The cover story has a tag: "Market forces could prove the environment's best friend -- if only greens could learn to love them." Unfortunately, economics and ecology have always been uneasy bedfellows. Both economics and ecology owe their origin to the Greek word oikos , meaning 'house'. Economics refers, metaphorically, to 'housekeeping' and making correct choices, while ecology loosely refers to 'husbanding natural resources in a household'. The two concepts are intimately related but have, ever since the Industrial Revolution, become diametrically opposed.

At a meeting of international environmental journalists in Tuscany last November, Professor Giuliana Martirani from Naples University cited how, instead of a dialogue between society and nature, there was now a dictatorship where industrial societies were trying to dominate nature and change the world we live in. As a Greek thinker put it, there ought to be a "dance of life", epitomising both competition and co-operation with nature. Some wondered whether with the impending global warming crisis the more appropriate expression wouldn't be a "last tango".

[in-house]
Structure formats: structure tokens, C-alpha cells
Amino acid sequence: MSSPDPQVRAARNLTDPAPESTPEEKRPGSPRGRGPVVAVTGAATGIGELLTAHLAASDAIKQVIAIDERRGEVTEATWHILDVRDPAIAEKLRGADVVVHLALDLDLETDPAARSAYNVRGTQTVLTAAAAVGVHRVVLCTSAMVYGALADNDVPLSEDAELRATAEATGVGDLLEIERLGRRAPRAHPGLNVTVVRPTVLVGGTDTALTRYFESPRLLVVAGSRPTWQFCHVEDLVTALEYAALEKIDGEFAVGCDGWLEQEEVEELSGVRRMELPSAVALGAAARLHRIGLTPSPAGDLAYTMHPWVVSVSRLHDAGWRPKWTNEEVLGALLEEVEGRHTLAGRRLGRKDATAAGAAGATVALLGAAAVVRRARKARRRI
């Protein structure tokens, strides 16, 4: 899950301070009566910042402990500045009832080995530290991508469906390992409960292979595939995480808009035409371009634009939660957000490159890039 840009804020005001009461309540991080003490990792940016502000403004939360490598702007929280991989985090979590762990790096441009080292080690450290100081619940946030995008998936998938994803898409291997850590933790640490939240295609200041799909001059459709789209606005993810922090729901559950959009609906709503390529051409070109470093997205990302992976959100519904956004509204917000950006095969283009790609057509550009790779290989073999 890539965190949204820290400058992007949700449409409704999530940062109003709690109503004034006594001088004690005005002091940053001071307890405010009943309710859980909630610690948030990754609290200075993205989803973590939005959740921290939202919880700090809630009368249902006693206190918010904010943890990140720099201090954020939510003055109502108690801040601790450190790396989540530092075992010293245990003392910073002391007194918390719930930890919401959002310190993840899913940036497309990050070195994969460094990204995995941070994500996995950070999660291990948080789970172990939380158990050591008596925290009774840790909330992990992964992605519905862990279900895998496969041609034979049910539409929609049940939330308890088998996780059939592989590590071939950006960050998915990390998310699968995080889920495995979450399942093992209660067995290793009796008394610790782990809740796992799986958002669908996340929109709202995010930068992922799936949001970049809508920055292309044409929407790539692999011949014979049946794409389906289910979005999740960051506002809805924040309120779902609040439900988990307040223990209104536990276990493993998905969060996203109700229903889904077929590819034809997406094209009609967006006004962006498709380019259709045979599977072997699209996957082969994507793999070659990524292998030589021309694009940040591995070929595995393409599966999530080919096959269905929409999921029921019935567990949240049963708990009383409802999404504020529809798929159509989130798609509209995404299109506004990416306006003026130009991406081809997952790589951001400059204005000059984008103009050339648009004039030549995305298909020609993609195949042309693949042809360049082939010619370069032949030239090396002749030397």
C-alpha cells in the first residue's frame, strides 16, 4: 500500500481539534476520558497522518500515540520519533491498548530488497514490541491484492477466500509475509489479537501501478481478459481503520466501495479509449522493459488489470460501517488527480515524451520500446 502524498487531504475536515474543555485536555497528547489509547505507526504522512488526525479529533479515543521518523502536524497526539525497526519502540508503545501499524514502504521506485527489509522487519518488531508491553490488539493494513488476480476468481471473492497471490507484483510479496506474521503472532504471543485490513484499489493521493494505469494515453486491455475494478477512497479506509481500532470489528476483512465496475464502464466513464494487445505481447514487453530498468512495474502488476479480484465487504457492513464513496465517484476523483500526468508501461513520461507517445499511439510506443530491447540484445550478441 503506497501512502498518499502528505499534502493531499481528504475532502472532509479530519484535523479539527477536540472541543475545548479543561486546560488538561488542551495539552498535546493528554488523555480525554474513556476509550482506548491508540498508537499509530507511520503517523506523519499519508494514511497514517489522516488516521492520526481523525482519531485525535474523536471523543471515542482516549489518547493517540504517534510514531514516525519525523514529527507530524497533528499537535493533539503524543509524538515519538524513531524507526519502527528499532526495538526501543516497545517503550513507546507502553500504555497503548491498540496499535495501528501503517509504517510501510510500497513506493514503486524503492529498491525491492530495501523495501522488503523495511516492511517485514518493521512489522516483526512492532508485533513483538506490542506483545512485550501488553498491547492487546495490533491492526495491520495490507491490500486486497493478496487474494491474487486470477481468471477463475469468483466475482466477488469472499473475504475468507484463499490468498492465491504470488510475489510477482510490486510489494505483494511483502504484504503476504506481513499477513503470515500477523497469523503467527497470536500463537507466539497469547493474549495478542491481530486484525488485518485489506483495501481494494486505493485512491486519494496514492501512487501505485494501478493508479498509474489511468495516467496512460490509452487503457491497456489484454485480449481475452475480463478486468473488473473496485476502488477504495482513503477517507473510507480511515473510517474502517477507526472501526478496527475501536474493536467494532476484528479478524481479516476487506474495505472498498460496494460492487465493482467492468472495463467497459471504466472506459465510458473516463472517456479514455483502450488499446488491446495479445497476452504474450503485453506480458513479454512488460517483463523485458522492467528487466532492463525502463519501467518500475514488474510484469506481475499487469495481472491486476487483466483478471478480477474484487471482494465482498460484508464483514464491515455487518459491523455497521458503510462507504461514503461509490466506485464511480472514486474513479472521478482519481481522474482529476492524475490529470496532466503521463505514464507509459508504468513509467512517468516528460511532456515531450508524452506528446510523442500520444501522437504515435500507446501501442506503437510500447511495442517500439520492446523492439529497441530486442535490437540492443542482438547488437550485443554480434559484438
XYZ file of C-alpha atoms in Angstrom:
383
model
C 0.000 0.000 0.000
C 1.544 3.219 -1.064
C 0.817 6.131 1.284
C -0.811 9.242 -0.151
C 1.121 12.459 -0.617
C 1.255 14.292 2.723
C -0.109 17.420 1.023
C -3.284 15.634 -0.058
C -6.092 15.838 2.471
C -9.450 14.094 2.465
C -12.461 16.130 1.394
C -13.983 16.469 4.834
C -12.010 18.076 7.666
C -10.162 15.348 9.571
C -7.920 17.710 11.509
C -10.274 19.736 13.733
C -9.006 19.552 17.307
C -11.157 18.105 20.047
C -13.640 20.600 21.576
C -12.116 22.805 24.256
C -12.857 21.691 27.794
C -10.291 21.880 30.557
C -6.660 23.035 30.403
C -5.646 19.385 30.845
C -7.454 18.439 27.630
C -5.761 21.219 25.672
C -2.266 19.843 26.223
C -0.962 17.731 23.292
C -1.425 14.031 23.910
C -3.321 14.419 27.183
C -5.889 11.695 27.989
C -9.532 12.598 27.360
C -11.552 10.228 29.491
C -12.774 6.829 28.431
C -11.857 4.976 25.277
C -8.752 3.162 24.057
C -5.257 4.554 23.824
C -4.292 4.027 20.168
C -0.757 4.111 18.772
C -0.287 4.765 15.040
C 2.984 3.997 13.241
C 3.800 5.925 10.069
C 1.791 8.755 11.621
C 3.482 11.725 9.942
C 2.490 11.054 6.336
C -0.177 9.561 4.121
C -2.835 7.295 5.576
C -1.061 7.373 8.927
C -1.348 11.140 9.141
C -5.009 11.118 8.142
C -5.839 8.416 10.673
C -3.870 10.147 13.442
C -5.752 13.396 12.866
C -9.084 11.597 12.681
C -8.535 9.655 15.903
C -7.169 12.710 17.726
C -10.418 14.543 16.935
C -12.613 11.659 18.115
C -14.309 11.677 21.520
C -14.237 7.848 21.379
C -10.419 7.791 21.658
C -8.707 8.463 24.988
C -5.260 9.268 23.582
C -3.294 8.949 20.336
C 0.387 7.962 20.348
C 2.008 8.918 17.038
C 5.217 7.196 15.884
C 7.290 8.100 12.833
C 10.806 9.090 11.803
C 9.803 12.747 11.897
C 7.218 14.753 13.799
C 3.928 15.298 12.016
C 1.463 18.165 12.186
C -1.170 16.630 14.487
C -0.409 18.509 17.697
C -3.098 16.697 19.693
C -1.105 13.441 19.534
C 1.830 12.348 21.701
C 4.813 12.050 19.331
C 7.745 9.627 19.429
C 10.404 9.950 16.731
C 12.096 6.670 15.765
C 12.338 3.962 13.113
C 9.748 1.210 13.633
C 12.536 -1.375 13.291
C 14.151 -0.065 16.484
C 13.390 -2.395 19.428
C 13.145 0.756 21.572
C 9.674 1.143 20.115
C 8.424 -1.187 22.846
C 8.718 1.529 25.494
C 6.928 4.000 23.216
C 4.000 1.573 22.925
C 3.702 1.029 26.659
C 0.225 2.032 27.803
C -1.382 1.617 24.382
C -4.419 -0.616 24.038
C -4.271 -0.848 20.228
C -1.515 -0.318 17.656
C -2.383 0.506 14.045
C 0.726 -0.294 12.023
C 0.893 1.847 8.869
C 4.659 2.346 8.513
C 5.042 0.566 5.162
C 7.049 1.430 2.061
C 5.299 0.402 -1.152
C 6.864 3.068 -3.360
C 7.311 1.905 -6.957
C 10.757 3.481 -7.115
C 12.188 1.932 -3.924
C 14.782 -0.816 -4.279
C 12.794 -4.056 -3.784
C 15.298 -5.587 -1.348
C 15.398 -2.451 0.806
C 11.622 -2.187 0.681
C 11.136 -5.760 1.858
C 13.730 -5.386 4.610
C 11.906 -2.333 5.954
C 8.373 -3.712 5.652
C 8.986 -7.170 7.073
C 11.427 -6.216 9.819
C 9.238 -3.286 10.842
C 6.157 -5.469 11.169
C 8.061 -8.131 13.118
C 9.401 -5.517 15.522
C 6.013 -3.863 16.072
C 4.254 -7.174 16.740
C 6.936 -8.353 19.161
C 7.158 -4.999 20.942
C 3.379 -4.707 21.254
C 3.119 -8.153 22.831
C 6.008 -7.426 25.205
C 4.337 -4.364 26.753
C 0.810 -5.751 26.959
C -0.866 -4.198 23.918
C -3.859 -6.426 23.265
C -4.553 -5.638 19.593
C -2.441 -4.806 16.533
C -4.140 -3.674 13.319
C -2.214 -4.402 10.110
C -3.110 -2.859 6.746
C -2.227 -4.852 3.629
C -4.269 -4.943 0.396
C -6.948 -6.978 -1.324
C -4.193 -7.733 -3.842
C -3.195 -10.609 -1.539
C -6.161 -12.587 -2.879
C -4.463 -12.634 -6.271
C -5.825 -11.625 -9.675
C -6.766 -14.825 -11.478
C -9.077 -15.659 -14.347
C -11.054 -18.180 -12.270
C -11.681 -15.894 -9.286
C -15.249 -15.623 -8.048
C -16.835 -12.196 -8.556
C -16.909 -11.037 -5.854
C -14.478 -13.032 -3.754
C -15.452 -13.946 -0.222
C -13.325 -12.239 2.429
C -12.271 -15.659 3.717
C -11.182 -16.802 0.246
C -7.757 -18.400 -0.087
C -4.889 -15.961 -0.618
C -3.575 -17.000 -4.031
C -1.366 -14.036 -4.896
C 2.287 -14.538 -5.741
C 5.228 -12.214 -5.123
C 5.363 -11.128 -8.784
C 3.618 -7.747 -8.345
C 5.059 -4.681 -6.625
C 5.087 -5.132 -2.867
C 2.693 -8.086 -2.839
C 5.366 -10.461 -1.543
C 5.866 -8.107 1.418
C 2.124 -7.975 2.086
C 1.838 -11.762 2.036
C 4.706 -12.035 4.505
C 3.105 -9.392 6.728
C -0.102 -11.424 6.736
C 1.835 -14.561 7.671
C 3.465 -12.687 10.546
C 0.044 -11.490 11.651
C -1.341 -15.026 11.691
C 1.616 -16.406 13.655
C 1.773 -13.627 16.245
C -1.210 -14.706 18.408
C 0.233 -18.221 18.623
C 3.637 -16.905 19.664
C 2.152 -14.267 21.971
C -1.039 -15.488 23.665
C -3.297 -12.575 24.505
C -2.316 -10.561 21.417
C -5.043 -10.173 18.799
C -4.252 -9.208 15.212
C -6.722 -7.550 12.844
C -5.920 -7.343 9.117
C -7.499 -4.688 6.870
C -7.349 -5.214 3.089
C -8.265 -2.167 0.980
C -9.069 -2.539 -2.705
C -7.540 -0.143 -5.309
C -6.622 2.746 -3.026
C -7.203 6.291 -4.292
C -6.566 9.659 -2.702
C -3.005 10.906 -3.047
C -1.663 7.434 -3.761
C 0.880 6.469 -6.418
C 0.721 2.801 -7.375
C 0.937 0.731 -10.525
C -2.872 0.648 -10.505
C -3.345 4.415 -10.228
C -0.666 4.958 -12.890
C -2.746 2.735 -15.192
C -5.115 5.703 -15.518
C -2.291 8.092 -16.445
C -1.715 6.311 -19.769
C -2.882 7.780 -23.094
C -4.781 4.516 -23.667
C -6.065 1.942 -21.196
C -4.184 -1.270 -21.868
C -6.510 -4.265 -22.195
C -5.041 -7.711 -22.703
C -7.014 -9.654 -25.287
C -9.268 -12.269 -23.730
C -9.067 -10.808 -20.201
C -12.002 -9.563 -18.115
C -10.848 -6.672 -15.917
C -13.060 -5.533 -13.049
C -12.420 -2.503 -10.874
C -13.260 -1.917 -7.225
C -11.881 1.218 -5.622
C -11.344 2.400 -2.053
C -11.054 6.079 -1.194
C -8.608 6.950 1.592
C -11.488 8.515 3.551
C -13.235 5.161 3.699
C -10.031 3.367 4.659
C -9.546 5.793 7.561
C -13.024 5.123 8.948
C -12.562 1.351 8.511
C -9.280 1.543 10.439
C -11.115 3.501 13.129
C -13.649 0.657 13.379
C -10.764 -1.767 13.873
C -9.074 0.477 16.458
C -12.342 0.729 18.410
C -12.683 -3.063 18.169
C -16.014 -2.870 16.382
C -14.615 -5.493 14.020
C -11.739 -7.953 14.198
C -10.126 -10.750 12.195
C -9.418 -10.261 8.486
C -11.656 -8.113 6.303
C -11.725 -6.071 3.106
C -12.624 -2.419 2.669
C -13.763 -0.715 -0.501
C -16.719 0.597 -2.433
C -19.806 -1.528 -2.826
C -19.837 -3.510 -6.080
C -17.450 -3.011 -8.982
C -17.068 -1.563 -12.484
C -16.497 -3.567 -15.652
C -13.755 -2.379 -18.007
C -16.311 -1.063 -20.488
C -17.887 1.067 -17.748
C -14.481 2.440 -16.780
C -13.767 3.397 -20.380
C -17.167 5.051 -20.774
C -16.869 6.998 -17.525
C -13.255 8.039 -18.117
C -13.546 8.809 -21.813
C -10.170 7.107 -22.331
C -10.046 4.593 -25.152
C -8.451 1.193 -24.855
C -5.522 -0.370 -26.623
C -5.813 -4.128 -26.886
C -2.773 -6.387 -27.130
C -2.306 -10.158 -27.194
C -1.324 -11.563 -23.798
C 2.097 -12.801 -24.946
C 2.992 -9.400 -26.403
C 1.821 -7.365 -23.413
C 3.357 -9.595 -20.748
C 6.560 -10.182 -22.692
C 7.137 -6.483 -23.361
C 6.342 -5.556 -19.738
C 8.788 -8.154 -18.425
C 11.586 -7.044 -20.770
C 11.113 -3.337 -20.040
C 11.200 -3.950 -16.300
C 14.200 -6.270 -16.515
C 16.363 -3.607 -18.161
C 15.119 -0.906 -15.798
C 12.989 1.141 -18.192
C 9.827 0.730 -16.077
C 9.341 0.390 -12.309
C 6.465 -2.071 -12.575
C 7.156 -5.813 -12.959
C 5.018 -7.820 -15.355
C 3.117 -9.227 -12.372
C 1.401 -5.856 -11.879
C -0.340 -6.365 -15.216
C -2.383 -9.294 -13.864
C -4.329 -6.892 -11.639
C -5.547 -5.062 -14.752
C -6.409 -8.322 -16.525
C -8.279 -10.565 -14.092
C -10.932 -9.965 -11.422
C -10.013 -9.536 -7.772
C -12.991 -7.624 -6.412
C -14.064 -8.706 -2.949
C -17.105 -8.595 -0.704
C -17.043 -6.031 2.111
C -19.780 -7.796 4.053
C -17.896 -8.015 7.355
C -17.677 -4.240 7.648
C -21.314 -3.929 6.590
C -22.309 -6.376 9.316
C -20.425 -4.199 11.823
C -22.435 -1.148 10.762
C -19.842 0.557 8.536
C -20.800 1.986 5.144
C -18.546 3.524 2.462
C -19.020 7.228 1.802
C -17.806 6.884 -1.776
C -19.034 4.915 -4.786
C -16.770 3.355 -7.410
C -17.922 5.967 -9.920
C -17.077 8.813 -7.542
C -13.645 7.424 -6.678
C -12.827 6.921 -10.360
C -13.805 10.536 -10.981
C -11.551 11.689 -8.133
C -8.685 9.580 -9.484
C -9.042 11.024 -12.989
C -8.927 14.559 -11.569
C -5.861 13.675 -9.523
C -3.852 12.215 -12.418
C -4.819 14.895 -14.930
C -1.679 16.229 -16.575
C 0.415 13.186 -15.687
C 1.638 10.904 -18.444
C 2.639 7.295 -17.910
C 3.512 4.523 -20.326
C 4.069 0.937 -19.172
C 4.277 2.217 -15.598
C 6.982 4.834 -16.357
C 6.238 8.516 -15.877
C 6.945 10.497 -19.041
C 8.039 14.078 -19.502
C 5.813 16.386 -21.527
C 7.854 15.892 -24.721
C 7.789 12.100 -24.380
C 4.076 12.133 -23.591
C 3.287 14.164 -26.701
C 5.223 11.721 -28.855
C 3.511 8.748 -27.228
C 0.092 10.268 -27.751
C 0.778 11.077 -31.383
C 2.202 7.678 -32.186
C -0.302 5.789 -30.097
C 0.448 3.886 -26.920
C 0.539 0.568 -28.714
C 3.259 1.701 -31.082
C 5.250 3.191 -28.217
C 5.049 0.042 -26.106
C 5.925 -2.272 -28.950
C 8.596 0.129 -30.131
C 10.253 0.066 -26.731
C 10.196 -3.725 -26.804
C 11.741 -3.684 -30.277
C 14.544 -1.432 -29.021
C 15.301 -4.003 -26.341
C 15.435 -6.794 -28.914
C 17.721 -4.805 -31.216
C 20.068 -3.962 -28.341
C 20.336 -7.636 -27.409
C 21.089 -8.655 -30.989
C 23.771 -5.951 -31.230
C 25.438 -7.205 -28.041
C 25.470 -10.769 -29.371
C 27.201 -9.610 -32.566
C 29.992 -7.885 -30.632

According to Lester Brown, founder of Worldwatch, the World Bank had plotted a grim future for Bangladesh : if ocean levels rose by a metre, with polar ice caps melting, half its rice lands and 40 million people would be displaced. He wondered who would accept these ecological refugees and what would be the cost, which would be much higher than acceptable. This has been brought home with a vengeance in the aftermath of the tsunami: low-lying coastal areas are most vulnerable to rises in ocean levels -- whether sudden or gradual.

The organisers of the meet, the second held by Forum Greenaccord, sought to bridge the divide by brokering a marriage between the two concepts: 'eco-economy'. The speakers however were distinguished by their ideologies, with the Americans not thinking out of the box and the Europeans more radical in their approach. Typical of the former was Jonathan Lash, president of the World Resources Institute (WRI) in Washington , who endorsed market solutions to global environmental problems. There are thus mechanisms to tackle sulphur dioxide emissions and acid rain in the US . Instead of requiring all plants to reduce their pollution, one that is extra-efficient can sell its 'quota' of reduced gas to a plant that has exceeded its permissible limit. This is a typical example of using the market to tackle pollution, where inefficient companies are able to buy their way out.